For American leftists who believe white men are the oppressors of all races and can never suffer subjugation because they have all the privileges and hold all the powers, Todd Philips’ “Joker” can be very confusing.
The movie’s anti-hero Arthur Fleck (Joaquin Phoenix), a white American male, is crushed by poverty, deformed by mental illness, and torn apart by his understanding that his father had abandoned him; it does not get any more brutal than this. But liberals can simply disregard all that as the fiction of a white director. What they cannot ignore, however, is how the movie was received by the audience, they loved it. People sympathised with the Joker, a victim who is a white male.
Liberals cannot explain the movie’s good reception through institutionalised brainwashing and coercion; it is just genuine human sympathy. The point is especially poignant because the movie never insinuates that Arthur is a rabid dog that needs to be put down, even after he shoots Murray Franklin (Robert De Niro) on air in cold blood without any sane reason whatsoever.
But there is more to “Joker.” While the murders of its anti-hero can be partially blamed on mental illness, the behaviour of the three rich white Wall Street bullies cannot. They are portrayed as predators looking for innocent people to harass and torture just for fun; they were the final straw after which Arthur completely snapped and surrendered completely to his impulsive violent proclivities.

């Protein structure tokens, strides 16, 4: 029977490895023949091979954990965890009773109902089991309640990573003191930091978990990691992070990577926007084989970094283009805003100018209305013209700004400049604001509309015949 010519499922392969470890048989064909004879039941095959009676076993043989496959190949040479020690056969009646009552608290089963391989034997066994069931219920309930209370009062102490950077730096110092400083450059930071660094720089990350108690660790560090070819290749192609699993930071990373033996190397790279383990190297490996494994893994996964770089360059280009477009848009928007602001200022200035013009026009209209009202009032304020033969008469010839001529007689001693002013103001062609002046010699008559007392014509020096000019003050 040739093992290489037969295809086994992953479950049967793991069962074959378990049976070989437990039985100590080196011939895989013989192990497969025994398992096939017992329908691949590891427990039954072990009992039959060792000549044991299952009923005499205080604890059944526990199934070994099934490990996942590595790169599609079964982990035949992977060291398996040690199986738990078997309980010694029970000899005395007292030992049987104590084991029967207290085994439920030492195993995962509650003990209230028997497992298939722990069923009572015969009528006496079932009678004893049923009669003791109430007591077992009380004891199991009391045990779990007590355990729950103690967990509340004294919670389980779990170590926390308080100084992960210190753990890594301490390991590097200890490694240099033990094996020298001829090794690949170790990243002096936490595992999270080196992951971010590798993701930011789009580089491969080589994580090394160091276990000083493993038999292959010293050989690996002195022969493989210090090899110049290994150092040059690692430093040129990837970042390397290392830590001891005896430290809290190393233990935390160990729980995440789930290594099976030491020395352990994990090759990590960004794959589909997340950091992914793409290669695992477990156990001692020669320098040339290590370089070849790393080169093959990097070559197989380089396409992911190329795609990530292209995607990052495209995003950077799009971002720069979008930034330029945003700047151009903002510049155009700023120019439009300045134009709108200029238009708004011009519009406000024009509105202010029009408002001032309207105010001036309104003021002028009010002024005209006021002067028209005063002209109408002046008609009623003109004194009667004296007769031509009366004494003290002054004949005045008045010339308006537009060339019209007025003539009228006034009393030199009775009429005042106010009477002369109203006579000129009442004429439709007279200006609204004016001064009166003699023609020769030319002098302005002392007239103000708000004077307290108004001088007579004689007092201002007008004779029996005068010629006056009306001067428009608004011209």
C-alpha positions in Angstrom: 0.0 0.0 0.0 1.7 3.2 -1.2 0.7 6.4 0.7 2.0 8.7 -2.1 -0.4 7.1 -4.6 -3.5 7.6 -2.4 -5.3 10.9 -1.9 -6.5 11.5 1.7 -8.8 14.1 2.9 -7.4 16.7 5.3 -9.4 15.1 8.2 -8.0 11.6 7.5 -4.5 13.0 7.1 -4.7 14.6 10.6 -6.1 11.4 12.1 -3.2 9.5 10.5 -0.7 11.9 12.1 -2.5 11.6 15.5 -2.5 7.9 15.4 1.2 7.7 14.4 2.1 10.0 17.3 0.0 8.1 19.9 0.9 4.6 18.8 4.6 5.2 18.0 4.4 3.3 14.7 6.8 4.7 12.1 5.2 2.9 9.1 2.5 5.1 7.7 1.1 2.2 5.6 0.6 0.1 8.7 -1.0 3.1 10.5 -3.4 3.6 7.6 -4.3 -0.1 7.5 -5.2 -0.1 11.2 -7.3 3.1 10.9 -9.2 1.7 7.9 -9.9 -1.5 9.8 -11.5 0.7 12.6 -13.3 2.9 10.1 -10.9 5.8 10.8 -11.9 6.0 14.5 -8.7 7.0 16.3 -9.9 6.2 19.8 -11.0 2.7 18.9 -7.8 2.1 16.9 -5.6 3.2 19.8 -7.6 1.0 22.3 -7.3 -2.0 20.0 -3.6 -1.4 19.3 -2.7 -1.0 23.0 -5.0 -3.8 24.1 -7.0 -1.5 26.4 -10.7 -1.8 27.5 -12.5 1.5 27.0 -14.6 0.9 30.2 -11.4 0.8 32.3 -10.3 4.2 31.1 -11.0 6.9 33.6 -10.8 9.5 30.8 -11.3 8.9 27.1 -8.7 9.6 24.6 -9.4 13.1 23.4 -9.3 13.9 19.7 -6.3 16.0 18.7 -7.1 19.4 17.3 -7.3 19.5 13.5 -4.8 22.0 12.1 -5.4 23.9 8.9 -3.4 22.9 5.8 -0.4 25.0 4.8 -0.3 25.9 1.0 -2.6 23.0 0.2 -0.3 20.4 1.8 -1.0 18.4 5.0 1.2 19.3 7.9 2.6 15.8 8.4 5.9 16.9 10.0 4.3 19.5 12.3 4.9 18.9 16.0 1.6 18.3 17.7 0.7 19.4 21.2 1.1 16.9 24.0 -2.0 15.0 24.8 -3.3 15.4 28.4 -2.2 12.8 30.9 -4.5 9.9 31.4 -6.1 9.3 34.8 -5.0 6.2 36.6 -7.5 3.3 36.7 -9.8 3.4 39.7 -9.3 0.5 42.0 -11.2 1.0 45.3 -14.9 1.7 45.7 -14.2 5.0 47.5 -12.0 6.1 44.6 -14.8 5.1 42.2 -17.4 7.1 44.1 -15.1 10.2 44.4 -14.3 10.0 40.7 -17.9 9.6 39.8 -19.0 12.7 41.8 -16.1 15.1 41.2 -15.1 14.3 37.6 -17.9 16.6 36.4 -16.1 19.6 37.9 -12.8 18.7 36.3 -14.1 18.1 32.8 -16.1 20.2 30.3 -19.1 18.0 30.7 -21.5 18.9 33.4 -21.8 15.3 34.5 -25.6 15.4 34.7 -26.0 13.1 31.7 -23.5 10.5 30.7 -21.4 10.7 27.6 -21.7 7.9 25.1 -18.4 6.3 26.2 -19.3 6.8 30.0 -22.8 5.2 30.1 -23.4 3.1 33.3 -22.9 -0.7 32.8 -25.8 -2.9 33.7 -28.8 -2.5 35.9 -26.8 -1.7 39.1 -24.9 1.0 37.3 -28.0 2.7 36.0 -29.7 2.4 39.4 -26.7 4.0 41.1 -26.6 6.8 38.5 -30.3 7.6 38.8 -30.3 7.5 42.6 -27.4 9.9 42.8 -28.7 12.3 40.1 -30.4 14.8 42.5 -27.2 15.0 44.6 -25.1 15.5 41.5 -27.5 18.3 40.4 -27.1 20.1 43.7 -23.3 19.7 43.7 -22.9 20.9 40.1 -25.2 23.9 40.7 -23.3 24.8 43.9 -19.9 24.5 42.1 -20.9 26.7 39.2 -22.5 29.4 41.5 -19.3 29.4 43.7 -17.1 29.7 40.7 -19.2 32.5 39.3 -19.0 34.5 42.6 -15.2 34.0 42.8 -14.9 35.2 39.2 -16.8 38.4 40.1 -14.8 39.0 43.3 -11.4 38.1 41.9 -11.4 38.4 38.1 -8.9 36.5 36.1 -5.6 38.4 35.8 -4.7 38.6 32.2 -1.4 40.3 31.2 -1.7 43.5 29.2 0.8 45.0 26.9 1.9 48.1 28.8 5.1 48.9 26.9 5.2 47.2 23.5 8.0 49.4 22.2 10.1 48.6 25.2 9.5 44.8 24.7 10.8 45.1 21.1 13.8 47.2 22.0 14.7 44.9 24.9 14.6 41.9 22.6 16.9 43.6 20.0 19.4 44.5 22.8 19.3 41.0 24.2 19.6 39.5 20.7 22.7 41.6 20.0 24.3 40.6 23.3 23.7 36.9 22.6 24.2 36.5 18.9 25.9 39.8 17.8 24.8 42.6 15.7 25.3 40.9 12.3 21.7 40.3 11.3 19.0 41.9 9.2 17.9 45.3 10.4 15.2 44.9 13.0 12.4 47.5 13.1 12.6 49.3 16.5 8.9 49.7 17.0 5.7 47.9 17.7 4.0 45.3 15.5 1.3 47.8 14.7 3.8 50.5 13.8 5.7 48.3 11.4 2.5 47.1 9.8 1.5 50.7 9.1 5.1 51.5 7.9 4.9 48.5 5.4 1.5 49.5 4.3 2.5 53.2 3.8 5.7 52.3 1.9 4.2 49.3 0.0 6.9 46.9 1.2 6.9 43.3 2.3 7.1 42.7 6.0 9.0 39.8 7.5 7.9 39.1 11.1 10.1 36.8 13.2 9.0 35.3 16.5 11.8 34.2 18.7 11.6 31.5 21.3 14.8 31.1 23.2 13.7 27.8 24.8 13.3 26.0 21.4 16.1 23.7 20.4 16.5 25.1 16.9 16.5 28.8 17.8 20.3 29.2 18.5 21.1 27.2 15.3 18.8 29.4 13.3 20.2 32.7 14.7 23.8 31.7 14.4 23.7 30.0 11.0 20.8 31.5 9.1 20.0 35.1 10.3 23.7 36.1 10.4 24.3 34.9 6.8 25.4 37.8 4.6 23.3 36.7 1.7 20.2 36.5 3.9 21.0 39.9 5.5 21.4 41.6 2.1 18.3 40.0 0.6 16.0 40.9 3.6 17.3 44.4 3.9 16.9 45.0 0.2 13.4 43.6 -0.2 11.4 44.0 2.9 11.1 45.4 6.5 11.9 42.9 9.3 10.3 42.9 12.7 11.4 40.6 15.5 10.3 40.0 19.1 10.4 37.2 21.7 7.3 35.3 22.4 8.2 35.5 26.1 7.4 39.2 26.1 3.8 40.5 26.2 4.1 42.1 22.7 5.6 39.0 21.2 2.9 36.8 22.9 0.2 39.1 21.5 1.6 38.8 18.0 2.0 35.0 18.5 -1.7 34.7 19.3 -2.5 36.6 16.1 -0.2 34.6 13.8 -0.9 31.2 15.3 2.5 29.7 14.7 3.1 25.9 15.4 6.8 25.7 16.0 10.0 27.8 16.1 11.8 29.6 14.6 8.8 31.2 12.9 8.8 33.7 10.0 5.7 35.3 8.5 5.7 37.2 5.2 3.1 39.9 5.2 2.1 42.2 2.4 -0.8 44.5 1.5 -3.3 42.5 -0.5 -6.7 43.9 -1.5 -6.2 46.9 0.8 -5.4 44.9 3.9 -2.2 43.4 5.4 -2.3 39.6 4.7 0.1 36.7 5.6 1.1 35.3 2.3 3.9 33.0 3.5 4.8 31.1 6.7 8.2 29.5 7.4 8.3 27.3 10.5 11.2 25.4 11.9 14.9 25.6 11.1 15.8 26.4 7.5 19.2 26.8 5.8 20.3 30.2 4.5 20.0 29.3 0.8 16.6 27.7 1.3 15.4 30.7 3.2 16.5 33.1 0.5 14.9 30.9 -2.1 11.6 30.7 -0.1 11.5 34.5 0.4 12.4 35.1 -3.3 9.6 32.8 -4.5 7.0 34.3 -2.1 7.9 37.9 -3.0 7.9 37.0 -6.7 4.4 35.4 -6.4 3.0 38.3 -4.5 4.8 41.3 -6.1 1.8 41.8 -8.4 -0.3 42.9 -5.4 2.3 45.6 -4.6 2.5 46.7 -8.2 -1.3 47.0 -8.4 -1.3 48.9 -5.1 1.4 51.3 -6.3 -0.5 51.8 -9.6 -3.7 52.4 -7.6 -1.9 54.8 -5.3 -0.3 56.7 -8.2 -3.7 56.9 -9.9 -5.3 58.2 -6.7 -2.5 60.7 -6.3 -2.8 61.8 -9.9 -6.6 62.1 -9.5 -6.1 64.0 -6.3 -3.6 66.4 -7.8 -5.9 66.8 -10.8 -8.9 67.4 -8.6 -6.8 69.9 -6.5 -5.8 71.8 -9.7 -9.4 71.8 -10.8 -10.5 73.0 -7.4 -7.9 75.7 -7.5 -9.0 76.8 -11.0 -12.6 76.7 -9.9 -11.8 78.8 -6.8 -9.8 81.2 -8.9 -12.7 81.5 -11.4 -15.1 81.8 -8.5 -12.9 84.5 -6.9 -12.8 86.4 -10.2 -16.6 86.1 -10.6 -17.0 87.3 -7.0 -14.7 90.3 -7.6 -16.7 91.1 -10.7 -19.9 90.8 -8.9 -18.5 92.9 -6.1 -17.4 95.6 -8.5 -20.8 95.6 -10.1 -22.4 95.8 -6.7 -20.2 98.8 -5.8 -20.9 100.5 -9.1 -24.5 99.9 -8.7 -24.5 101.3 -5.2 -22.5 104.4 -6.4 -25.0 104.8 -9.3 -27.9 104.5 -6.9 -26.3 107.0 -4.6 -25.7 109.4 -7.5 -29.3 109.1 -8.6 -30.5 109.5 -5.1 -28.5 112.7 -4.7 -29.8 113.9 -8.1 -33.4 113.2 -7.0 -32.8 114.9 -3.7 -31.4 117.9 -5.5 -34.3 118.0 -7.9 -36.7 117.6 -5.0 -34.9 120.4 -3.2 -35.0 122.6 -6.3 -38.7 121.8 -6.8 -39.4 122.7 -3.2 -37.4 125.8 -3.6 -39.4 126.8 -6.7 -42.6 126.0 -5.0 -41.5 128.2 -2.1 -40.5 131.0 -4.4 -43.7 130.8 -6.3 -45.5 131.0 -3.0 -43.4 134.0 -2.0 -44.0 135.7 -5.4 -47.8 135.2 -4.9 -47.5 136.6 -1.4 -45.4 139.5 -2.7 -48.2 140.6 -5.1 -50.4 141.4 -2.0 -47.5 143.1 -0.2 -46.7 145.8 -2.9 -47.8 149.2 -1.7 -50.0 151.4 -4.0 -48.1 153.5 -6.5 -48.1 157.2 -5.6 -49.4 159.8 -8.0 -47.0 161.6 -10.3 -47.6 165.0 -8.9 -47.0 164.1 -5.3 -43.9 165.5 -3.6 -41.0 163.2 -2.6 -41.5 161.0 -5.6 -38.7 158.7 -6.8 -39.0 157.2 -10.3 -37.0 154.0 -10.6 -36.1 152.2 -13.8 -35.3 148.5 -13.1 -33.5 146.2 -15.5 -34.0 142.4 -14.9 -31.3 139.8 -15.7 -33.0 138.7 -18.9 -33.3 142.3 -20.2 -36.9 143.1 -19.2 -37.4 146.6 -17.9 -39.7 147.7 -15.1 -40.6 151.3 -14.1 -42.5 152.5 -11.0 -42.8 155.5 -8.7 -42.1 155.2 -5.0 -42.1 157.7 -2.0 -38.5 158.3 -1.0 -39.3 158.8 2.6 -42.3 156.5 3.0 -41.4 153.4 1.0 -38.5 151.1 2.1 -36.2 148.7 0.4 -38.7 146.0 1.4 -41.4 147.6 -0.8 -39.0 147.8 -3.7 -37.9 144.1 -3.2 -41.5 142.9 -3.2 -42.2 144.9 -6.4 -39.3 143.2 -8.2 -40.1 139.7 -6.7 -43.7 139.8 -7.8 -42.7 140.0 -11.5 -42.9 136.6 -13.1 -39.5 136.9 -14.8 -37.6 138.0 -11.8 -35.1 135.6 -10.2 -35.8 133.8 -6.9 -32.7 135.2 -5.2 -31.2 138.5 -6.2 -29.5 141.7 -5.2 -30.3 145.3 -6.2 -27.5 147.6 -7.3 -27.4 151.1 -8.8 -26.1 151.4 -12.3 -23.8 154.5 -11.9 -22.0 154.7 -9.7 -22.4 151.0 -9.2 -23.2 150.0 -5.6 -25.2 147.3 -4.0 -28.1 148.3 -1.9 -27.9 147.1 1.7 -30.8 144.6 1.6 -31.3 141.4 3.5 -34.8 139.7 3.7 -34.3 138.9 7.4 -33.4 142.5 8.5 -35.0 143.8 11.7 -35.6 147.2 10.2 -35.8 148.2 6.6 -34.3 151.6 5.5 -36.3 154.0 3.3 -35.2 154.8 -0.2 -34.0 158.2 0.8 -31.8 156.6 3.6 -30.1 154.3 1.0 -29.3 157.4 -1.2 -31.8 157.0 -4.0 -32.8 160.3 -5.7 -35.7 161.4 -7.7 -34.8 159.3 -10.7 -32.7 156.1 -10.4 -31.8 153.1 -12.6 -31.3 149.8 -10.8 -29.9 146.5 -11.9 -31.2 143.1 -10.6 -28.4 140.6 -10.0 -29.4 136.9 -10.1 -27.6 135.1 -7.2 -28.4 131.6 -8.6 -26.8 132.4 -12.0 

Towards the end of the movie, civil unrest begins brewing with protests against rich people over cuts to social welfare. No motives are fully explained and the movie does not take sides, because it is not a political picture, but a character driven drama. For someone who espouses an unwavering anti-white ideology, this can be very confusing.
This movie is also accused of emboldening incels (involuntary celibates, mainly denoting young men who live with their mothers because they have failed at living independently or finding a girlfriend).
British film analyst The Critical Drinker lamented in one of his videos how movies nowadays are praised for their themes and messages instead of filmmaking prowess, as well as how the two are used to explain plot holes and parts that do not really work. It is different here. The theme of being oppressed by factors the Joker has absolutely no control over meshes perfectly with how the film plays out. For example, Egyptian director Yousry Nasrallah commented about how the movie’s pacing matched Arthur’s mental state – tender and slow at times while fast and unpredictable at others.
“Joker” is an intimate film about a man who failed to connect with the people around him and regressed to the deep recesses of his – what society would describe as a – broken mind.